2. Tip Modification: The lower lateral cartilages (alar cartilages) which form the tip consist of both a medial crura (medial arm in the columella) and a lateral arm (forms the side portion of the nasal tip). The medial crura support is usually deficient in patients with tip ptosis because the medial crura are usually soft and weak and separated. This is commonly corrected with approximation of medial crura using a columellar strut graft. The columellar strut is placed in a pocket between the medial crura. If an overactive depressor septi muscle is noted, it is cut or resected. If the tip is also underprojected an onlay graft in addition to the columellar strut may be needed to increase tip projection. These grafts are fashioned and harvested from septal cartilage. Single or even multiple onlay grafts may be needed to augment the tip projection. In addition, both interdomal as well as transdomal sutures may be necessary to improve tip support and definition. The lateral crura may also be modified with a conservative cephalic trim to further define the tip of the nose. This cephalic trim also rotates the nose up and improves nasal tip ptosis. It is necessary to leave at least 6-7 mm of lateral crura to prevent collapse of the external nasal valve and nasal airway obstruction. In cases where the lower lateral cartilages are weak and floppy, a lateral crura strut graft may be necessary to support and change the shape of the lateral crura and define the nasal tip. A lateral crura strut graft can convert a convex bulbous crura to a straighter more angular crura, thereby giving tip definition.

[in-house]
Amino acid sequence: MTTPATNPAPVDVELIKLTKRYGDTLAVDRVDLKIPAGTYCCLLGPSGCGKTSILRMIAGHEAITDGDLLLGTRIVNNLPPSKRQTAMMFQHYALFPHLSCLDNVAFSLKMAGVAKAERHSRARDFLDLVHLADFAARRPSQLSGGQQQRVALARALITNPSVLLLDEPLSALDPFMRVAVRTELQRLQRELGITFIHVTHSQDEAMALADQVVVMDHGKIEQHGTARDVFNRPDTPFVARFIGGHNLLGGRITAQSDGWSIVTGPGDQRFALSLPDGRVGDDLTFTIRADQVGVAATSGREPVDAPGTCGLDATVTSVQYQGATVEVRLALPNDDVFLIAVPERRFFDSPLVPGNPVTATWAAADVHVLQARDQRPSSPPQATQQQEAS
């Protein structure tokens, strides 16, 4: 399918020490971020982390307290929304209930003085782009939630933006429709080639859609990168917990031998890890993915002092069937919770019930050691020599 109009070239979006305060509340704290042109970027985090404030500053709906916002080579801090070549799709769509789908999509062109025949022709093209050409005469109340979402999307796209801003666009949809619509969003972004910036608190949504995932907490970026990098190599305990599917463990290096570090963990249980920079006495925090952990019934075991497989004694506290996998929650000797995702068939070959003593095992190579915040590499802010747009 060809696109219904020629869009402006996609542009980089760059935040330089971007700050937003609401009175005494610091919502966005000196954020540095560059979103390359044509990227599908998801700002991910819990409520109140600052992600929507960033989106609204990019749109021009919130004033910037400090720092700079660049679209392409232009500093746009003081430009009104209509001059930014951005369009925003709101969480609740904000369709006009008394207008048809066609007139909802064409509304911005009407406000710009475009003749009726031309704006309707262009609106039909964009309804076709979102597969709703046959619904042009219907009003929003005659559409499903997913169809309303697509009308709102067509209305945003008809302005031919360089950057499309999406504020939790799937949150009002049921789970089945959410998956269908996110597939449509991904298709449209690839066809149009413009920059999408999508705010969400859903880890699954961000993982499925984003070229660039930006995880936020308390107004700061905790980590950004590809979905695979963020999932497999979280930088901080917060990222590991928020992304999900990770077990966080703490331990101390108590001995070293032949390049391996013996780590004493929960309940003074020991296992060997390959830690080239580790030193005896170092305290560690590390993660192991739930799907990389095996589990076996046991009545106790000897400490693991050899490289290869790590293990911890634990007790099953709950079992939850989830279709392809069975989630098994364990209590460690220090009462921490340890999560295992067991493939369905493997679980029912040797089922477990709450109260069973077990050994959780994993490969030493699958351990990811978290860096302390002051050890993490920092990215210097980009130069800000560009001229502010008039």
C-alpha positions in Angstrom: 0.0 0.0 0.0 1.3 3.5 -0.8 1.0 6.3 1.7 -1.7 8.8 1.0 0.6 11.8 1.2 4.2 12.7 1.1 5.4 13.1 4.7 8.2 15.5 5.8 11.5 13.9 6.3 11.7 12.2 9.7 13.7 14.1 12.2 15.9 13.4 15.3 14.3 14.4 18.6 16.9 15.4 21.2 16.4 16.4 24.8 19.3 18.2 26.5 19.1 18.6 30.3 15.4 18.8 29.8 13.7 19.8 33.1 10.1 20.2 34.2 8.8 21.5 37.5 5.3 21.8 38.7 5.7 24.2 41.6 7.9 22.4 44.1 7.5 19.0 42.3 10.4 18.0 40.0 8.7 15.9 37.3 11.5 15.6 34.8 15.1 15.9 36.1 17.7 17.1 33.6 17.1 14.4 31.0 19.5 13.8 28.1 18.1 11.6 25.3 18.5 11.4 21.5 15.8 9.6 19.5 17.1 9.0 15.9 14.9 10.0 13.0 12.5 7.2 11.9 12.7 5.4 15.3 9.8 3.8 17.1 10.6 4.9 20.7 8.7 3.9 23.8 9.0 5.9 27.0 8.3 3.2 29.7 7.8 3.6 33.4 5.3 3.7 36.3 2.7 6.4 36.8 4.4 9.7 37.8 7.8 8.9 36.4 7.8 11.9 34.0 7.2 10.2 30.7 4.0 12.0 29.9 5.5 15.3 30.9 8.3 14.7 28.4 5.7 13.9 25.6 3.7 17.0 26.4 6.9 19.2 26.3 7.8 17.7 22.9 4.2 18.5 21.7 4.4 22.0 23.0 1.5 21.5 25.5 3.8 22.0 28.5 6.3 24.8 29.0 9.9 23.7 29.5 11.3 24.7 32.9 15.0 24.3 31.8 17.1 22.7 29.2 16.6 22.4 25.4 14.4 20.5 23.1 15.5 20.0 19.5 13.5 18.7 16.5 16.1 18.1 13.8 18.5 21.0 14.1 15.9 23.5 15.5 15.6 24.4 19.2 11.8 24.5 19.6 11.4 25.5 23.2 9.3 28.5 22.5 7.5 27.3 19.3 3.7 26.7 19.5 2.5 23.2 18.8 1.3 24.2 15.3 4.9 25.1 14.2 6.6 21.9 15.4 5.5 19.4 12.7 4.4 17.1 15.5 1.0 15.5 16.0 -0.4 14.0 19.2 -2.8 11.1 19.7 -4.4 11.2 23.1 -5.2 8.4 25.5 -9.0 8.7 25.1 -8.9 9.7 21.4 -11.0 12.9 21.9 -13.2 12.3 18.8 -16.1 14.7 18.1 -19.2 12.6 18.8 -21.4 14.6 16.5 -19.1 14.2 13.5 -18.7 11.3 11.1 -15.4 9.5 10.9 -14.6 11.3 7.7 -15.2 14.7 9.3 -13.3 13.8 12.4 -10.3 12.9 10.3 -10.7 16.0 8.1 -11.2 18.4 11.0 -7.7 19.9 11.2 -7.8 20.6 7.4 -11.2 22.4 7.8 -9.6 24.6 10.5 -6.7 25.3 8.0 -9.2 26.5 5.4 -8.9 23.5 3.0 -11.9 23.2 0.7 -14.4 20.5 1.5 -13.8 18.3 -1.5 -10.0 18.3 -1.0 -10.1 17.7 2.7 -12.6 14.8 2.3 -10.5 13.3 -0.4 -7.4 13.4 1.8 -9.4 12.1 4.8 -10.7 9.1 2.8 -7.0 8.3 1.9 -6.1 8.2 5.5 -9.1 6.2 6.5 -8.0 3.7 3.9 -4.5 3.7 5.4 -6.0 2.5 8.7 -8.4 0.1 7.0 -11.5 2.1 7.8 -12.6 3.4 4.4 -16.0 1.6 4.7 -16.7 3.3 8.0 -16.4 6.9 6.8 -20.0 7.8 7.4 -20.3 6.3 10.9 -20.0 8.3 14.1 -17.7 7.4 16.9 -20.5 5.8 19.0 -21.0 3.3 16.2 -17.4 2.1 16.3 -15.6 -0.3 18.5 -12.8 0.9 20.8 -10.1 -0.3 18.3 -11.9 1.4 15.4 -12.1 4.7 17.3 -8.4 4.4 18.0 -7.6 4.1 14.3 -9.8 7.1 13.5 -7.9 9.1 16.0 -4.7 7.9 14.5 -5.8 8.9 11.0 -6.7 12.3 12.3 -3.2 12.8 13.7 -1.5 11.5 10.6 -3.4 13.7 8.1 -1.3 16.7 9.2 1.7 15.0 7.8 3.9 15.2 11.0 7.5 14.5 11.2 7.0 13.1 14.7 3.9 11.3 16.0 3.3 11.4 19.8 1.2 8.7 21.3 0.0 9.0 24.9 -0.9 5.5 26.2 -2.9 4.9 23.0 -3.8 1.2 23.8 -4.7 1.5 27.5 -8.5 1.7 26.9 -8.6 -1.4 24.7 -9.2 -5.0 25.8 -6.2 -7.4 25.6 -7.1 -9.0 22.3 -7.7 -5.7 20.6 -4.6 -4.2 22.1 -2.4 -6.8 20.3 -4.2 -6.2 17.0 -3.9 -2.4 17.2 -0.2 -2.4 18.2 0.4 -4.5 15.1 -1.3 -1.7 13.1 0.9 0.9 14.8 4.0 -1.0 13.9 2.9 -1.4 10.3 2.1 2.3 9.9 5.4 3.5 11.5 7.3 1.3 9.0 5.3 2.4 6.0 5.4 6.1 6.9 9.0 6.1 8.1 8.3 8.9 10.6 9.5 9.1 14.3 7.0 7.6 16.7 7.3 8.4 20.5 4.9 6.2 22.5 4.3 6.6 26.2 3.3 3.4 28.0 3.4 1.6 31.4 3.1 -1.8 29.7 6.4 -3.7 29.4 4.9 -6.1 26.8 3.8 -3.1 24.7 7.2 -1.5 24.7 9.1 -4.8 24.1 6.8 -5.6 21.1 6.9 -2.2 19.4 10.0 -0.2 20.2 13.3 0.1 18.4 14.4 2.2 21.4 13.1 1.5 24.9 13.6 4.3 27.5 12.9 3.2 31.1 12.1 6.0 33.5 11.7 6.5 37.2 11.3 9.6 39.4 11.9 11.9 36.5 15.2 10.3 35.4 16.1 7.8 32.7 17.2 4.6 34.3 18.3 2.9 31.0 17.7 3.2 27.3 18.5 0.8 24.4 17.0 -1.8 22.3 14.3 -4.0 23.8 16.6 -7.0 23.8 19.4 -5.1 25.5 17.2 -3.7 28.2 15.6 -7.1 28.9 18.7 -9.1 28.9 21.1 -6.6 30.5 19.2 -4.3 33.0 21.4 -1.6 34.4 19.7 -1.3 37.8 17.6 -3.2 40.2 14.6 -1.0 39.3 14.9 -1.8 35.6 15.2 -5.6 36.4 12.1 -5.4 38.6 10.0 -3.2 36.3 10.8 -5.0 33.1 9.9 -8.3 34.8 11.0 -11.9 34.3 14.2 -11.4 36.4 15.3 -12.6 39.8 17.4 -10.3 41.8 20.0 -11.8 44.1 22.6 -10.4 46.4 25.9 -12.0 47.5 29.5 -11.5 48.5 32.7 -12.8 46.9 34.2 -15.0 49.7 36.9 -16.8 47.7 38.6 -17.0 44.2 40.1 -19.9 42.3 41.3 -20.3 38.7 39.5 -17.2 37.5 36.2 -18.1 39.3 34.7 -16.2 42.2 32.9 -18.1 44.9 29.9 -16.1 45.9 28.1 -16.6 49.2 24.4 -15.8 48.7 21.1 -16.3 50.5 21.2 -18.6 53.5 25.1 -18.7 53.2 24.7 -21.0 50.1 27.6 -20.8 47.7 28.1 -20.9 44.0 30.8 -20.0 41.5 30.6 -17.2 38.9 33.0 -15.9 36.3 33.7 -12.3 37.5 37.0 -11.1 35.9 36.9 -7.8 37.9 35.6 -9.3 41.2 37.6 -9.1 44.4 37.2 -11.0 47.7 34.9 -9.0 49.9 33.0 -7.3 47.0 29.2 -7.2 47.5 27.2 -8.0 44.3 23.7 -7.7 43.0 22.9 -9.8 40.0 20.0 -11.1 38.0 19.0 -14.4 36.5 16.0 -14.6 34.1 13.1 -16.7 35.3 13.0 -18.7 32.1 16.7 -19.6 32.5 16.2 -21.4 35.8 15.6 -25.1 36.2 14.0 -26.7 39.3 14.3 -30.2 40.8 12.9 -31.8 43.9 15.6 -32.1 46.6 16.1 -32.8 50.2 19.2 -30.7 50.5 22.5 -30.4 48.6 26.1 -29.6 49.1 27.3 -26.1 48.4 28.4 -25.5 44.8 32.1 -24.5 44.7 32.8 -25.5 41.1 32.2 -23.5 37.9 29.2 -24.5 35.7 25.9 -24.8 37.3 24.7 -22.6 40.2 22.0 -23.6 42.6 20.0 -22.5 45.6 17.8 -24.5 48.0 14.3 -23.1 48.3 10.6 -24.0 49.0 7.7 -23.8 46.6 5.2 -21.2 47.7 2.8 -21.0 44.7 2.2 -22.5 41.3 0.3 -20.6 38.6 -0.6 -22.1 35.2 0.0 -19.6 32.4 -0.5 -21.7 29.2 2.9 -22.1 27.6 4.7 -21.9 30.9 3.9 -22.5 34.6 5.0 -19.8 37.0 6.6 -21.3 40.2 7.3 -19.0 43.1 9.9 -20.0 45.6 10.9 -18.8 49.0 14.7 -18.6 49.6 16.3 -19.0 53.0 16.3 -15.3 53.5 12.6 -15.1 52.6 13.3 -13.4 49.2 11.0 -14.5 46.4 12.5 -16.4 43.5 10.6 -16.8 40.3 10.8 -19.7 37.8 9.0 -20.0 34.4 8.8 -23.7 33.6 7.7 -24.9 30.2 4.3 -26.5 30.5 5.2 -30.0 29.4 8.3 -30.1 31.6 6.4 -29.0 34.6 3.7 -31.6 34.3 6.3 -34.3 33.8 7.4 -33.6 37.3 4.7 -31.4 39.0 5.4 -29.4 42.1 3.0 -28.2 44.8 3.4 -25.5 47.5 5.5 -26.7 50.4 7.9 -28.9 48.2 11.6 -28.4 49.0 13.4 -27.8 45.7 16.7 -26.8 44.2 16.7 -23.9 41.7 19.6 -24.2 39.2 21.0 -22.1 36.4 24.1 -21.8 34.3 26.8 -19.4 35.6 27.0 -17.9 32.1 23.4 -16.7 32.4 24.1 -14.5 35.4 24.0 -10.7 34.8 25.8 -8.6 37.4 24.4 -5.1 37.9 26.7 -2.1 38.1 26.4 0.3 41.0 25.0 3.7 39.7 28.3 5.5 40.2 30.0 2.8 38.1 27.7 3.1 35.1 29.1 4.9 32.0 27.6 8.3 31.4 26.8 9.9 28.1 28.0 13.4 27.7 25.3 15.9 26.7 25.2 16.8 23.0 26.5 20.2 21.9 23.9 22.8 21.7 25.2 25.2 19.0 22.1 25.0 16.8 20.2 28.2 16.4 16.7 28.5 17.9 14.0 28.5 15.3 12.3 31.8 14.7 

Nasal tip ptosis is commonly seen in Dr. Sam Rizk's practice and is a condition that affects both the appearance and the function of the nose, since marked tip ptosis can significantly increase upper airway resistance by impeding airflow through the nares. Treating the nasal tip ptosis can correct both the cosmetic and functional deformities by improving the aesthetics of the nasal tip and resolving nasal obstruction. Various techniques have been discussed here for correction of nasal tip ptosis. The techniques discussed here are only a framework for evaluation and need to be individualized to the patient. If a patient had a rhinoplasty without making the nasal tip stronger with grafting techniques, that tip will drop and the patient will require a revision rhinoplasty. Therefore, it is important to reestablish tip support during the first operation with cartilage grafting, as some of the tip techniques to define the nasal tip can also weaken it.


  • Drooping Nose - Before And After

    75 yo male interested in improving his drooping nose and loose neck. Patient wants a very natural procedure. Patient underwent endonasal rhinoplasty to lift nose tip and bump reduction conservatively as well as a lower facelift and necklift. Patient is shown 6 months postoperatively.

  • Drooping Nose - Before And After Pictures
    Drooping Nose - Before And After Photos

    55 year old female who underwent endonasal revision rhinoplasty for bump reduction to soften her features and improvement in her skin with laser resurfacing. Also note the nasal tip was subtly lifted to improve a slight droop.